Other de-stressors could be hobbies, movement classes (stretching, pilates, yoga) and mindfulness, a term we are hearing a lot at the moment – probably because it works!
There are currently so many mindfulness groups and sessions available around the country, around the world, so take a look at local noticeboards in your library, or ask in your local surgery or wellness centre.
For those who love ‘apps’, there is a plethora of relaxation apps – Insight Timer and Headspace to name just two.  These can also help with sleep which is so essential for brain health.  Even being deprived of sleep for only a couple of nights can heighten sensations of negativity and low mood!

2)    Too much insulin.
Every time you eat something sweet, the hormone insulin is released from the pancreas to get the blood sugar back in balance, to move that sugar/energy to the body’s cells where the brain is assuming it must be needed (why else would this body have eaten so much glucose – must need energy to run away from that tiger, assumes the brain).

Think how many times a day you may be eating something sweet – from that white toast, to the pure orange juice (no fibre to slow down the sugar spike) and the biscuit or chocolate and evening glass of beer….
Insulin is being summoned by the brain again and again throughout your day – used and abused until your body becomes insulin resistant, unresponsive to the very hormone that is trying to keep blood sugar balanced.
This is our current diabetes, aka insulin epidemic. Worldwide.

Another fact about sugar is that it causes inflammation in the body plus, if inflammation is already going on – being overweight, ill from viral, bacterial infections, allergies, joint pain, migraines  a.o. – it will just make things worse.

I’m referring to sugar in any form, not just the white stuff with your cuppa.  Sugar in honey, maple syrup, alcohol, white bread (chew long enough and note how sweet those simple sugars in the bread taste) and fruit – but yes, fruit has fibre to slow down the sugar hit in the blood plus vitamins, phytonutrients, antioxidants – so a little is good.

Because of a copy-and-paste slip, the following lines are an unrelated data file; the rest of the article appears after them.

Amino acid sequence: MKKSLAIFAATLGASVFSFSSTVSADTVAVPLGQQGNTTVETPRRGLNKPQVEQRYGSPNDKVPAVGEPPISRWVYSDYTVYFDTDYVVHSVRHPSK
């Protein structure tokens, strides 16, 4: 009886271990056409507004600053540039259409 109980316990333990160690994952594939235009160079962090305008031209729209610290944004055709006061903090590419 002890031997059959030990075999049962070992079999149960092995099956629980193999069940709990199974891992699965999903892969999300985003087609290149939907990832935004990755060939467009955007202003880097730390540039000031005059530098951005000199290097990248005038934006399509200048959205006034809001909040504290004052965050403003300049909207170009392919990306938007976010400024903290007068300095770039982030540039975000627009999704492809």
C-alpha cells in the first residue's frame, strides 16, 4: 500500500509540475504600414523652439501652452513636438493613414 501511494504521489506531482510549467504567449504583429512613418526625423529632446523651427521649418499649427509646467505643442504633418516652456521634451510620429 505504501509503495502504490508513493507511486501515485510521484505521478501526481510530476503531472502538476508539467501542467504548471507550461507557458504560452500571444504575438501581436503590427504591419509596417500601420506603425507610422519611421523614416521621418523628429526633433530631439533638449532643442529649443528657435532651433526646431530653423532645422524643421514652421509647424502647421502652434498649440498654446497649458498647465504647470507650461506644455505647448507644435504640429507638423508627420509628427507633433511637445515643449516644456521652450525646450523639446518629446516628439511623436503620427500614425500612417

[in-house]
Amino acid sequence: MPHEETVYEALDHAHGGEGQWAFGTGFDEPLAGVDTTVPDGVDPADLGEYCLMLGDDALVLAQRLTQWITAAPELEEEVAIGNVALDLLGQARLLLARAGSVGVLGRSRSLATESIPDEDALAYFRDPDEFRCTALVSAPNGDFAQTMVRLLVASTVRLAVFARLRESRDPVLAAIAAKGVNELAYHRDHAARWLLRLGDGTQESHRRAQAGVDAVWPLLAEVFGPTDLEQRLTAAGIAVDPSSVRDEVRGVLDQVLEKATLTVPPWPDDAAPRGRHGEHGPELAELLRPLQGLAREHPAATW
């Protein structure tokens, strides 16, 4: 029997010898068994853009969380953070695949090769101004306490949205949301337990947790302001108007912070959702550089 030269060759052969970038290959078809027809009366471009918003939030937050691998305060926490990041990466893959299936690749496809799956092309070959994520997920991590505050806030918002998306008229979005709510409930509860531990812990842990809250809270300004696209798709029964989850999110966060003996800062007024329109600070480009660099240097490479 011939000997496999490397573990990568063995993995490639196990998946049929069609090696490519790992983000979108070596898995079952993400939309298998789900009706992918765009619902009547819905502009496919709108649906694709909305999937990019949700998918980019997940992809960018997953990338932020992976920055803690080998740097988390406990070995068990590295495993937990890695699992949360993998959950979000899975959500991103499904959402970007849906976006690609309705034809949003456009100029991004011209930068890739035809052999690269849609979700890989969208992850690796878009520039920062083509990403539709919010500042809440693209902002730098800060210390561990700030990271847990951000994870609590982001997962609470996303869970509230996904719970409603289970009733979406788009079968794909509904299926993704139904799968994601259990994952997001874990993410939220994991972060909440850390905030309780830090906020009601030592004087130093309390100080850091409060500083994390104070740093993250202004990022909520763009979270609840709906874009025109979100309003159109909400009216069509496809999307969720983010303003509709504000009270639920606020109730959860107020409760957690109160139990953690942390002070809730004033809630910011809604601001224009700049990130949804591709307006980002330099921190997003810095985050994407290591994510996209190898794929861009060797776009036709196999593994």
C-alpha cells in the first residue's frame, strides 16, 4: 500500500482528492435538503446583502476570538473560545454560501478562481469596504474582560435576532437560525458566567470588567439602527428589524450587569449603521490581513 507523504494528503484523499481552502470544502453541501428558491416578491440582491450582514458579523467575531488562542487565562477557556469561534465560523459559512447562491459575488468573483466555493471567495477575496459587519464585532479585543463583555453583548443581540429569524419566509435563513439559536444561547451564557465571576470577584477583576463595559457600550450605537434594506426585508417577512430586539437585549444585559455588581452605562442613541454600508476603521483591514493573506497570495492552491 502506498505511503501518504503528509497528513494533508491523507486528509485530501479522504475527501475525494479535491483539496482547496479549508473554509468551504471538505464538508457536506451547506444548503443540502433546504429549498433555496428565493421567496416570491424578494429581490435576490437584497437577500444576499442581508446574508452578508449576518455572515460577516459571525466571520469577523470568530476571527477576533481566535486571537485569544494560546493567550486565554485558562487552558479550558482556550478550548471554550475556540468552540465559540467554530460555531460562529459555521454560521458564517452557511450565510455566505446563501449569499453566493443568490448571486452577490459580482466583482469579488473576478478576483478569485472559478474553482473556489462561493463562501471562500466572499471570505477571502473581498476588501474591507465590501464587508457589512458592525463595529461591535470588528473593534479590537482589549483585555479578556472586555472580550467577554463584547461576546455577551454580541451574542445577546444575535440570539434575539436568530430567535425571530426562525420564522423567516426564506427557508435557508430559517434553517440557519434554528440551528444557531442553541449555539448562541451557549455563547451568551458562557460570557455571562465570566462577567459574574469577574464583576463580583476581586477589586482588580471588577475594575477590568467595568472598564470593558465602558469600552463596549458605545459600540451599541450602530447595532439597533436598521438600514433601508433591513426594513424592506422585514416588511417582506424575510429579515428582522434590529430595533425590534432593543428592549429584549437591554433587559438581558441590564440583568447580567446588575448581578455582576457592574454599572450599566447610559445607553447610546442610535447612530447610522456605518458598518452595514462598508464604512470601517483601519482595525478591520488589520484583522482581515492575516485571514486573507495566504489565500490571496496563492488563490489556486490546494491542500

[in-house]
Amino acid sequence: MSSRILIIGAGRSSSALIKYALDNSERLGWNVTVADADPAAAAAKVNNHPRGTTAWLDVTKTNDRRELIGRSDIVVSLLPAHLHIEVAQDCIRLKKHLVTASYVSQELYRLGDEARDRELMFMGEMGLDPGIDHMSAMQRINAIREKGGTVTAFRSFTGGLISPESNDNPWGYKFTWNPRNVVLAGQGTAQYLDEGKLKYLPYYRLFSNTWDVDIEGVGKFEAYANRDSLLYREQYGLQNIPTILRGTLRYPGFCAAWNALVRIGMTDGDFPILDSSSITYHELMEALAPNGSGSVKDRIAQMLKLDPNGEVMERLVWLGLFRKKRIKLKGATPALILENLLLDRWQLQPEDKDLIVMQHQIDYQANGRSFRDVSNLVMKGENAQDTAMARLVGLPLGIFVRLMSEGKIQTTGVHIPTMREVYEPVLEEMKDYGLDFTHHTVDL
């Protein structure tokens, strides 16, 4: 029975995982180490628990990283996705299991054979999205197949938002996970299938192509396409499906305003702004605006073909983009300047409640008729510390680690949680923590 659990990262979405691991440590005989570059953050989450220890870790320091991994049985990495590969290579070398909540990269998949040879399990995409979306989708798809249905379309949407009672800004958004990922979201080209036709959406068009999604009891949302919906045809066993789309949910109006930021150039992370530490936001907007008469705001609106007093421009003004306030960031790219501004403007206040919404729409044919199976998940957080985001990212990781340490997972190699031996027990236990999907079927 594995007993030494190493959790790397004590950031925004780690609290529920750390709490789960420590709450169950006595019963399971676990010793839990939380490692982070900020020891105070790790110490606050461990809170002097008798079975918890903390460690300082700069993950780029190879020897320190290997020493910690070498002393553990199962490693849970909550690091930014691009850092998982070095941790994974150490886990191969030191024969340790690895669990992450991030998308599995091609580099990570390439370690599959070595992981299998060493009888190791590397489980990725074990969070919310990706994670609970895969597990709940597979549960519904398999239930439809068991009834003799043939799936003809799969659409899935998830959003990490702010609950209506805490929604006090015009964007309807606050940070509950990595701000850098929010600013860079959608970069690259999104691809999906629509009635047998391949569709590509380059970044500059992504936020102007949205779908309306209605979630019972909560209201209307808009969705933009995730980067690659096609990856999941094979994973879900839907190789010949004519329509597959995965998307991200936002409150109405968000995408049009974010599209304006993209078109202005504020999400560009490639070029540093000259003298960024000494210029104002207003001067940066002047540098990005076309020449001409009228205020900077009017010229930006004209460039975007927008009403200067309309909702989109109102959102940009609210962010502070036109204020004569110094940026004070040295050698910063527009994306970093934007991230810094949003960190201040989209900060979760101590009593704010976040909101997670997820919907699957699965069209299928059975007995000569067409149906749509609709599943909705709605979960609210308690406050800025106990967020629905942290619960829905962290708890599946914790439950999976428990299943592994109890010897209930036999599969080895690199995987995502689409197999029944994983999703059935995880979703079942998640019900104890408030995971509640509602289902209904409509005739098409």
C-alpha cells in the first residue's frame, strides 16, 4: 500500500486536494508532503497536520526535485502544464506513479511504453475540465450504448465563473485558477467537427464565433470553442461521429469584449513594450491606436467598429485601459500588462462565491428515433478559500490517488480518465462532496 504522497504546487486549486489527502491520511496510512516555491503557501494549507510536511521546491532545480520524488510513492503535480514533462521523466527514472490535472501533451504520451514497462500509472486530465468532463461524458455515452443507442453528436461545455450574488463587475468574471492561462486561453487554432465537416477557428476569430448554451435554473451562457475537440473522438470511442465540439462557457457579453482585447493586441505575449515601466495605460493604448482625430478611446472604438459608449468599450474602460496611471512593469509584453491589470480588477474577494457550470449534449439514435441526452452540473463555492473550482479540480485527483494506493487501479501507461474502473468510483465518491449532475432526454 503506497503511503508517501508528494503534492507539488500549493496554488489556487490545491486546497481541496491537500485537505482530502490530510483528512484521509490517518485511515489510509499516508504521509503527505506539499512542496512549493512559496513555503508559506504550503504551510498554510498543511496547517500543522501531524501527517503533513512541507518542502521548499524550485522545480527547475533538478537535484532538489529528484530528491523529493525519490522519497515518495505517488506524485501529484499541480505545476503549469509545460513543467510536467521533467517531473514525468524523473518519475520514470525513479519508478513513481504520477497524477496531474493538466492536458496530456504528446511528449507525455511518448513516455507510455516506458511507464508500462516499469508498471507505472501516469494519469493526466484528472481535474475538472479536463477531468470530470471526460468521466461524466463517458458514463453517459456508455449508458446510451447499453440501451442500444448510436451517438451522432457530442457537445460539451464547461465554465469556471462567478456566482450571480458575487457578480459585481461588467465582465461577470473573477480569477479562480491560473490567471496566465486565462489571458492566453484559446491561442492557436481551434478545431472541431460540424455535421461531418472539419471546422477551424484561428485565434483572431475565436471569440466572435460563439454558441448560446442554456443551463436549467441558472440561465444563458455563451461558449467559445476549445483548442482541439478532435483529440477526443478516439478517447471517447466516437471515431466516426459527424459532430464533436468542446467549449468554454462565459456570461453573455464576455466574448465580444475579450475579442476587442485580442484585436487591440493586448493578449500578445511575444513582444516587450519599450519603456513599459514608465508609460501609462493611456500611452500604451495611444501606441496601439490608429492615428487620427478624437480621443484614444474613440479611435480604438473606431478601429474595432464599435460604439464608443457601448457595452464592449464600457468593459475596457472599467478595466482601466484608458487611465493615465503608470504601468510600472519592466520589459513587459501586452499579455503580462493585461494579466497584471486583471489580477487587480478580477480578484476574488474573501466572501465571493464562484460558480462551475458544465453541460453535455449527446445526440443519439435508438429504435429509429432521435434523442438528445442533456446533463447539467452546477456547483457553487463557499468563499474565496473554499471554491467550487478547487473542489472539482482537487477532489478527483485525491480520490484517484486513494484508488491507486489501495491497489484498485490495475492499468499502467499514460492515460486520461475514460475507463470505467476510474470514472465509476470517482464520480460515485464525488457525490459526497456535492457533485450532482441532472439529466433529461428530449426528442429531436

And, most important, hidden sugars added to processed foods, often in the form of ‘ose’ names on labels (maltose, fructose, dextrose, lactose… loads of ose!)
Google all forms of sugar and be astounded.
Too many canned, bottled, packaged foods contain these ‘-ose’ sugars because your taste buds love them, they’re addictive, and so they sell and make money for the manufacturers at your health’s expense.  Bluntly stated.

If you’re suffering from depression you may not like hearing that the very sweet food which feels like it’s lifting your mood is actually making your depression worse.  The fact is, the lift is temporary.  No sooner do you get that blood sugar spike, the brain will want to get it back to normal by calling in the insulin to drag it out of your blood – and you’ll experience a crash.  That in turn will make you reach for yet more sugar.
Up and down, this seesaw can lead to insulin resistance and diabetes, weight gain and more depression.

Stopping sugar cold turkey is not the answer, but slowly reducing it might be.  And what a great step forward – to help not just your mind, but to reduce the inflammation in your body and keep diabetes at a distance.

What can you eat instead?  Fruit, as mentioned above, has many great nutrients, and will still help satisfy the sweet tooth to some extent.  Best eaten in moderation – a couple of fruit a day such as a handful of berries, stewed apples or pears, some banana.  Adding warm spices to stewed fruit such as cardamom or cinnamon will also help with blood sugar balancing.
And then an occasional sweet treat, a reward treat that you keep under control – as much as possible :)

Small steps are so effective – don’t beat yourself up if they don’t work all the time.  Early days, one step at a time.

3) The third epidemic is not having enough thyroid hormone.
The endocrine – hormone – system is interconnected which means that the aforementioned adrenal stress can have a knock-on effect on your thyroid hormone.
Burning the candle at both ends for too long can result in adrenal fatigue and possibly hypothyroidism (you can also become hypothyroid via an auto immune route, but that’s another story for another day).
Your thyroid gland is responsible for your metabolism, for how efficiently you function, how energetic you feel, how fast your body digests and eliminates food and so on.
A healthy thyroid is about feeling sparkly rather than sluggish; feeling upbeat rather than low.

Its health will affect other hormones and neurotransmitters and has a direct impact on your nervous system health.  Low thyroid – hypothyroidism – often has depression as one of its symptoms, so ask your doctor to check your thyroid levels because your depression may actually be a result of low thyroid function.

Drivers of inflammation that can lead to depression reel of the tongue easily: